Nonprofit organizations are particularly vulnerable to breaches, mainly due to inconsistent security policies and the large amounts of sensitive data they collect and use in their daily operations. Often considered “soft targets”, cyber criminals increasingly go after nonprofits and other small businesses, which makes the situation even worse for these organizations. Hyper-focused on their missions, nonprofits often direct their limited funds toward serving their constituents. Unfortunately, this sometimes means that cybersecurity takes a back seat, and employees and volunteers are left in the dark about cyber best practices. This lack of knowledge opens the door to a range of attacks that could include rerouted donations, extortion by holding data hostage, stolen personal information or hacked websites.
These days, you don’t need to be a cybersecurity expert to understand the business consequences of a data breach, including decreased revenue, damaged reputations and even closure. Yet, when it comes to nonprofit organizations, a slowdown or shutdown of operations due to a breach not only affects the organization, but also the population that relies on its services. The after effects of a breach could mean the need to reduce or suspend essential services, including shelter, meal delivery, healthcare and disaster relief. As a result, the organization may face additional consequences as donors, members and other funders lose confidence in the organization.
Nonprofit leaders can take basic steps to protect their network and their data, allowing them to continue to provide vital services to communities in need.
Step 1: Assess your current cybersecurity posture
The first step to improve cybersecurity is to understand the organization’s current risks and vulnerabilities through a comprehensive security assessment, completed either internally or by a third-party advisor. An assessment will reveal the type of data the nonprofit collects, as well as how it’s stored, used, backed up and retained. It will also help identify missing or weak protocols regarding passwords, software updates and firewalls. For organizations that collect and maintain personally identifiable information (PII), or data covered by requirements such as HIPAA or NIST, an assessment will determine adherence to those regulations, and what the financial risks are to the organization based on their current environment.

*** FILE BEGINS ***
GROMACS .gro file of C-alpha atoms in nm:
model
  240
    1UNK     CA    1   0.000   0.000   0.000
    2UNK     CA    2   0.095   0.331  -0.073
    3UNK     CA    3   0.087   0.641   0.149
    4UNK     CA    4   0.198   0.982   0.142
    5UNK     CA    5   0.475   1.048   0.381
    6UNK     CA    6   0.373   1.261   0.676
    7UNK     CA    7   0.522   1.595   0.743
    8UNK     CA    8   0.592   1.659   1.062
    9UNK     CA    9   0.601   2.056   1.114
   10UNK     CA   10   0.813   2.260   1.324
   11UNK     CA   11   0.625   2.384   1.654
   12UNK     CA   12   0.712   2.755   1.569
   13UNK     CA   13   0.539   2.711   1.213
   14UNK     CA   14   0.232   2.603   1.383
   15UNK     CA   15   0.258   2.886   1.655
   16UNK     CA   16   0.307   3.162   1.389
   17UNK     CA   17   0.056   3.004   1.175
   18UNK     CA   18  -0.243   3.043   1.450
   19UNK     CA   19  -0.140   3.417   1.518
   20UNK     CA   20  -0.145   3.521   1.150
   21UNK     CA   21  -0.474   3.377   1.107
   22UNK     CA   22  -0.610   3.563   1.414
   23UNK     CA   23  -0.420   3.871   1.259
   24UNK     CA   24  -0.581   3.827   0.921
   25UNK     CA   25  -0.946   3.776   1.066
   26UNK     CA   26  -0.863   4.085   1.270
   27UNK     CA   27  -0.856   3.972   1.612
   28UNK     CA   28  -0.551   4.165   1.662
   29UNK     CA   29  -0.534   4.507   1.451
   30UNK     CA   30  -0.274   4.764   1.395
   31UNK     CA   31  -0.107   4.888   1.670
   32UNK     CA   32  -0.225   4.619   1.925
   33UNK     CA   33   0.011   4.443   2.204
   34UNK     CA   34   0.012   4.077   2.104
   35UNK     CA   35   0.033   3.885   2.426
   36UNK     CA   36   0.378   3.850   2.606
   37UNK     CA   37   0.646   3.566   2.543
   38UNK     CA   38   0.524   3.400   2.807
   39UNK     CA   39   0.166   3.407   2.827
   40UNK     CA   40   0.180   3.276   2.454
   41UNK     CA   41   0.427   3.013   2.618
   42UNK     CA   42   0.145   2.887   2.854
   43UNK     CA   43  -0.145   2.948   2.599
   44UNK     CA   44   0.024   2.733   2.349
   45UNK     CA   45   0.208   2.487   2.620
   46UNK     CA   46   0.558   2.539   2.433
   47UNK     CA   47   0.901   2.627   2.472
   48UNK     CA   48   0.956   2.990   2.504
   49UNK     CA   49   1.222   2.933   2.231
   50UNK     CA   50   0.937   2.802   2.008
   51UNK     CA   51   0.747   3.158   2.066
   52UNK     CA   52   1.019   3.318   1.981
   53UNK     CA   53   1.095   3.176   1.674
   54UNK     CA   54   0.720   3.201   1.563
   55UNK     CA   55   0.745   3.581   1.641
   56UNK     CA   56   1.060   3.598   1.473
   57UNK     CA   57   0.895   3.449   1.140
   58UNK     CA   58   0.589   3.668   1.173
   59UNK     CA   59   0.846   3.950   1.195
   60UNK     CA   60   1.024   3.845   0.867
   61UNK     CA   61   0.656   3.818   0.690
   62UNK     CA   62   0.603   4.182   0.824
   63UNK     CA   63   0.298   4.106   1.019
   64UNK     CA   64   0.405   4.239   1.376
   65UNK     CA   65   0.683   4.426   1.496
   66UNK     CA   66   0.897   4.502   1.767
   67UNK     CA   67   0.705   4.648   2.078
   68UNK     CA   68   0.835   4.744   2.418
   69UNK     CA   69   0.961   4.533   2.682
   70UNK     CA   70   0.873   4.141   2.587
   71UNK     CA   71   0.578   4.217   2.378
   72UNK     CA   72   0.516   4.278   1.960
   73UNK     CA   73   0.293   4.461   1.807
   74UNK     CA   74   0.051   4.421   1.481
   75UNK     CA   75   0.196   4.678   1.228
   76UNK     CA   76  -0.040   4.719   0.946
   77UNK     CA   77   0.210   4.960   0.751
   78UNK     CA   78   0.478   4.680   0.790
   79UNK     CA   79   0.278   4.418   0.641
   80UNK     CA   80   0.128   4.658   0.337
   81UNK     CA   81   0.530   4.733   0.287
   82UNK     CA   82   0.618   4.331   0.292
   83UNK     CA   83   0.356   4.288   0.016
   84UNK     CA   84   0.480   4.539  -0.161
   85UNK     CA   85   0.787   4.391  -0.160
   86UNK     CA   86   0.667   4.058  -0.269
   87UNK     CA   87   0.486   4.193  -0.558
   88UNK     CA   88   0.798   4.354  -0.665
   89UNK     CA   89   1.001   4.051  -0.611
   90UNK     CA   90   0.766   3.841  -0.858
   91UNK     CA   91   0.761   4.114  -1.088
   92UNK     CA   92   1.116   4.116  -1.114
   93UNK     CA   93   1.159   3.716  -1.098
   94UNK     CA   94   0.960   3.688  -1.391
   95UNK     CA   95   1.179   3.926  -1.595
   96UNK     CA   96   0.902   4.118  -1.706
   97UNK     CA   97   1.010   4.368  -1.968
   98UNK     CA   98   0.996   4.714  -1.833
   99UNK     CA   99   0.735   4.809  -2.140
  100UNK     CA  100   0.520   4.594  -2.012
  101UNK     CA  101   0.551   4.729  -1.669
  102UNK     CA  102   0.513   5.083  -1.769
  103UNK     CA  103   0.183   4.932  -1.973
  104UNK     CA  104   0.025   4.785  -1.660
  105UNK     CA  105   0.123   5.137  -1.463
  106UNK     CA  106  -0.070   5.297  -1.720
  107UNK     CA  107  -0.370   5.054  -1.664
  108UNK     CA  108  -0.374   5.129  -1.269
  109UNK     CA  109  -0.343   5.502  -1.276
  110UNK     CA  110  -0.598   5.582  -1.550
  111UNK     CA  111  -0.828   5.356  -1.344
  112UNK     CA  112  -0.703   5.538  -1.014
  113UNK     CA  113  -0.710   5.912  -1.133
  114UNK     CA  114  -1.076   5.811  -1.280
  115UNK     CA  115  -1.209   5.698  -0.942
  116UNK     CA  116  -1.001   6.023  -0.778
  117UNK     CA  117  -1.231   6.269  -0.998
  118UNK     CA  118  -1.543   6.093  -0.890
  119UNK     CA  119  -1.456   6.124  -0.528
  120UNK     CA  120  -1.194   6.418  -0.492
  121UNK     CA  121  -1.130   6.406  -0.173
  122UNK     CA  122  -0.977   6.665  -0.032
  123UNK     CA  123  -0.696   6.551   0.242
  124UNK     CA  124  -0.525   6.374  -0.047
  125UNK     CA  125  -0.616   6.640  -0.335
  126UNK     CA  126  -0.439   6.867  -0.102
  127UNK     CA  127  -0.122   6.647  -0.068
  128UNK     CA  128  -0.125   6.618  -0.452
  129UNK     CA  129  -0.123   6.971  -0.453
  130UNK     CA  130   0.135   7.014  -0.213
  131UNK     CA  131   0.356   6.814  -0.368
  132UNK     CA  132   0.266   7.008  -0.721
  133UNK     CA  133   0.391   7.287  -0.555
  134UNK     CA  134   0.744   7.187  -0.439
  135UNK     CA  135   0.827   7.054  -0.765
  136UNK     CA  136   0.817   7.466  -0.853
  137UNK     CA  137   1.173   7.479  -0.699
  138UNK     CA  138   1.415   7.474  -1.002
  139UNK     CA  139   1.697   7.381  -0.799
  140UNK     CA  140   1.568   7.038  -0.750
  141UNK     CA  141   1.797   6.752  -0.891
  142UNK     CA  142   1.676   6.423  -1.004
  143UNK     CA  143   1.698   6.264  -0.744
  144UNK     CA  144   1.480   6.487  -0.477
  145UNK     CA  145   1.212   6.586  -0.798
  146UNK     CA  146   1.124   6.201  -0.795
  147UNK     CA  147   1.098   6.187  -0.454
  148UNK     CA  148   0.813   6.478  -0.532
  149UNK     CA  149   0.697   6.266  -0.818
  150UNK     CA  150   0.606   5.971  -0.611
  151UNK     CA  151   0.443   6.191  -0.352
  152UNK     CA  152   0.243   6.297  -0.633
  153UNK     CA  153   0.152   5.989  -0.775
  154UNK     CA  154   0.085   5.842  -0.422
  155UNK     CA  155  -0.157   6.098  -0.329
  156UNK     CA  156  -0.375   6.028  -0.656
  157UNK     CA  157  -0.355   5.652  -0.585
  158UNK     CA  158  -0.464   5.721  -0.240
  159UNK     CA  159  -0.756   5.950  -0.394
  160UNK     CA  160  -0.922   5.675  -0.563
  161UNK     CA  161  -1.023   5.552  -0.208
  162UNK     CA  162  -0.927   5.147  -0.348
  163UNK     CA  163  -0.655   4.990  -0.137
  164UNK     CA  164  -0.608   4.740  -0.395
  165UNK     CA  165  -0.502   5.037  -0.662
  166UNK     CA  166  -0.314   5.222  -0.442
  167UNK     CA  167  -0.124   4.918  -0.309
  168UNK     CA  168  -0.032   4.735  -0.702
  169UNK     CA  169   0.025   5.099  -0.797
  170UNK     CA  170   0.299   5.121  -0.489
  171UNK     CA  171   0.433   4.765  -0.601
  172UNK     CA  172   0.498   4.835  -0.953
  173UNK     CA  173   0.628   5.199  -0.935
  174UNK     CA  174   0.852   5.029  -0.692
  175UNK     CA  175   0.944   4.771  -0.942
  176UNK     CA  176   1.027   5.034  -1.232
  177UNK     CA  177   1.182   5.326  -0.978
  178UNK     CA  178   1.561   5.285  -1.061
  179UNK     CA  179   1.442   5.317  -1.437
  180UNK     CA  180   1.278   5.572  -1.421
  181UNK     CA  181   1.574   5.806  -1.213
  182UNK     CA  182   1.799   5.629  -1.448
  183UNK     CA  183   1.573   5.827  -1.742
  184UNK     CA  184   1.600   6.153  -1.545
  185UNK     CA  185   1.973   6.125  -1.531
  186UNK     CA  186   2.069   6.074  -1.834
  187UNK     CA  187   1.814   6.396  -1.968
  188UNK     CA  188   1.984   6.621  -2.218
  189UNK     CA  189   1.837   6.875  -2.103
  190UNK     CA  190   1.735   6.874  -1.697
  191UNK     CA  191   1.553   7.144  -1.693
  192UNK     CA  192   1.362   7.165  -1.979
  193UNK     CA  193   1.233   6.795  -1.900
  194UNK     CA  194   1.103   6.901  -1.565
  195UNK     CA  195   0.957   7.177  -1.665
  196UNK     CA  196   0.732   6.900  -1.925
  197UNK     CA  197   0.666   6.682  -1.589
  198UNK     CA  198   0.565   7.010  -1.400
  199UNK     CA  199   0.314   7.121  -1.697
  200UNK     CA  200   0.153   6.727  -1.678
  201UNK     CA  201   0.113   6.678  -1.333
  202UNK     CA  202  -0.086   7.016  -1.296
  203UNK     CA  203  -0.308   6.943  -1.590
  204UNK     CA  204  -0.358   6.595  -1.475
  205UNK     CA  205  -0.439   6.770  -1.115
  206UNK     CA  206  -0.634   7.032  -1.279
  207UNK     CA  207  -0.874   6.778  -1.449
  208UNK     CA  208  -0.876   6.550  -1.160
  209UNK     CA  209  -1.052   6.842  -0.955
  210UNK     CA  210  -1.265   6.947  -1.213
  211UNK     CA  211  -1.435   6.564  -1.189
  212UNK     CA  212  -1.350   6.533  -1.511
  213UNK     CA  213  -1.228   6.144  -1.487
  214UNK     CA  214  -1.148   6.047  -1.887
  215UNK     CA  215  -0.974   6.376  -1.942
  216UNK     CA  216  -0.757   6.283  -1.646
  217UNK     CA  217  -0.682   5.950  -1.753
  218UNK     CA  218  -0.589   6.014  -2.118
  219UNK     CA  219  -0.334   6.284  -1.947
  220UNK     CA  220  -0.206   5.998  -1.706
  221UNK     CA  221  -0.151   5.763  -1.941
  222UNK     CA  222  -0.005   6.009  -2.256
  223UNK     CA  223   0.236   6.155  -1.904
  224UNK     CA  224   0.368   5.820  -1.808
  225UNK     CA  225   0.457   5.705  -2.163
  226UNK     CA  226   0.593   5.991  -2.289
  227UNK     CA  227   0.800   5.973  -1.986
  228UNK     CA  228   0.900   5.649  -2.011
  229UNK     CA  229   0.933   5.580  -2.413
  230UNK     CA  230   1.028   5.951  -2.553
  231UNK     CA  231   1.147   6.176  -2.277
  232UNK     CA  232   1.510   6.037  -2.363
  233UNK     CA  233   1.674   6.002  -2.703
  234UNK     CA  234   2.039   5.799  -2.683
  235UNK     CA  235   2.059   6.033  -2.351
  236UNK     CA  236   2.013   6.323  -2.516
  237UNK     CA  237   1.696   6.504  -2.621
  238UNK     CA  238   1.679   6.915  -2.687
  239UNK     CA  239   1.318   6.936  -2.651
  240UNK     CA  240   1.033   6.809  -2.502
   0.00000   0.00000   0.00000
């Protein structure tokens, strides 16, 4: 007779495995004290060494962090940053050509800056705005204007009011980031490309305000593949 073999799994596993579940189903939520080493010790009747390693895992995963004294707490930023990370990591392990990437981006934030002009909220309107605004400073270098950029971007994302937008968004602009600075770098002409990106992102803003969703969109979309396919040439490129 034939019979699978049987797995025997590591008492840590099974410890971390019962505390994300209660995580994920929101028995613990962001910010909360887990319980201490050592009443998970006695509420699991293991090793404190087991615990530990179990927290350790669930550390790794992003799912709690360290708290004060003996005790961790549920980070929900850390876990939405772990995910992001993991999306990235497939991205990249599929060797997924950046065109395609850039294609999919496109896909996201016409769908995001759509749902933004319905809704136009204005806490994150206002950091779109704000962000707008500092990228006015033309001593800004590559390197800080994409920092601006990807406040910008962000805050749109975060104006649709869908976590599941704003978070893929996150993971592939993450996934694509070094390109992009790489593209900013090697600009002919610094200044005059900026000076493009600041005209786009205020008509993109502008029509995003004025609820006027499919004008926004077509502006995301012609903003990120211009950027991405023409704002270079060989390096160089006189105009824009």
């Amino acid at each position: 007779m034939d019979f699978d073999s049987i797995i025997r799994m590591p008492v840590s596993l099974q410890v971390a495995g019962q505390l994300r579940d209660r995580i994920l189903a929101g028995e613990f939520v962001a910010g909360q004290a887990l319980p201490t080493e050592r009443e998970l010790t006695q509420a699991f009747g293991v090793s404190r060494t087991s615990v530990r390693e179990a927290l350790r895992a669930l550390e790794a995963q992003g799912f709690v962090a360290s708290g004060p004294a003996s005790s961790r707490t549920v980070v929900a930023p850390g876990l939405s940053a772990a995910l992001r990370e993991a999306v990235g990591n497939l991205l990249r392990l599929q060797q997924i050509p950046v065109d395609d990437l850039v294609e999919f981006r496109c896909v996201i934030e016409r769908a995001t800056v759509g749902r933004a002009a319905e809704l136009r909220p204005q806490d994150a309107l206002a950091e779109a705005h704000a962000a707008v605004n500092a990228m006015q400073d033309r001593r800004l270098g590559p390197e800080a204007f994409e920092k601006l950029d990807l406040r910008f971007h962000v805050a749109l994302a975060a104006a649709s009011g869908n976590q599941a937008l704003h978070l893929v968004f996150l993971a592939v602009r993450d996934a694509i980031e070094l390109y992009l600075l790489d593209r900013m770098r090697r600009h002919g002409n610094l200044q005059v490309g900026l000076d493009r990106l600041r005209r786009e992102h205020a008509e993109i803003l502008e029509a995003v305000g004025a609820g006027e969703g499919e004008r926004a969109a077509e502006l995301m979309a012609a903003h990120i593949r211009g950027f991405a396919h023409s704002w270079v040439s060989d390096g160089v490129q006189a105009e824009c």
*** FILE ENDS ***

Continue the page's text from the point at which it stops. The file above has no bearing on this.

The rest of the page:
Step 2: Manage your level of risk
An assessment provides information about an organization’s vulnerabilities, but unless action is taken, the risks will continue at the same level. At this stage, it’s crucial for nonprofits to work to analyze the results, comprehend the threats, and prioritize them so they can be managed effectively through various risk management strategies.
It’s not always possible to fully eliminate a risk. However, there are usually several options for mitigation. In many situations, nonprofits can:
- Change or stop the activity causing the risk
- Implement measures to continue the activity, but decrease the risk associated with it
- Outsource the risk activity and transfer the risk to a third party, such as a cyber insurance provider
- Develop a longer-term plan to reduce these risks over time, based on a relative risk-to-cost analysis
Step 3: Prepare for the worst
Regardless of the source, nonprofit leaders need to be prepared to respond to both internal and external stakeholders following a breach. A documented, flexible, incident response plan is critical to this preparation, and may even be required depending on the governing regulations the organization is subject to, including Payment Card Industry Data Security Standard (“PCI DSS”) to which most nonprofits are subject. Equally important is a competent and practiced incident response team who can put the plan into action. The best plans clearly outline responsibilities and guide organizations through specific steps to follow in the event of a breach or other cyber incident. As reputation and public scrutiny is critical to most nonprofits, the ability to quickly respond to a negative situation in a competent manner is crucial, increasing the likelihood that services for those in need can continue without interruption.
Step 4: Prioritize training and education
While attackers continue to find innovative ways inside organizations, the majority of breaches are the result of negligent employees or contractors. Too often, these individuals, and also volunteers, are unaware that certain actions – opening attachments, using weak passwords – could expose sensitive information and have an irreversible and detrimental effect on the organization. Comprehensive, ongoing education and training is crucial to risk mitigation, and direction should always come from the top. Read more about how to establish a culture of cybersecurity.
Nonprofits need to be vigilant about cybersecurity to protect not only their assets and reputation, but the individuals who rely on their operations. Leaders who recognize the reality of a potential breach can take steps to mitigate risks and stay ahead of threats through proactive cyber risk management.
If you’re a nonprofit executive who is ready to get serious about cybersecurity, contact Hartman today to start a conversation about your unique situation.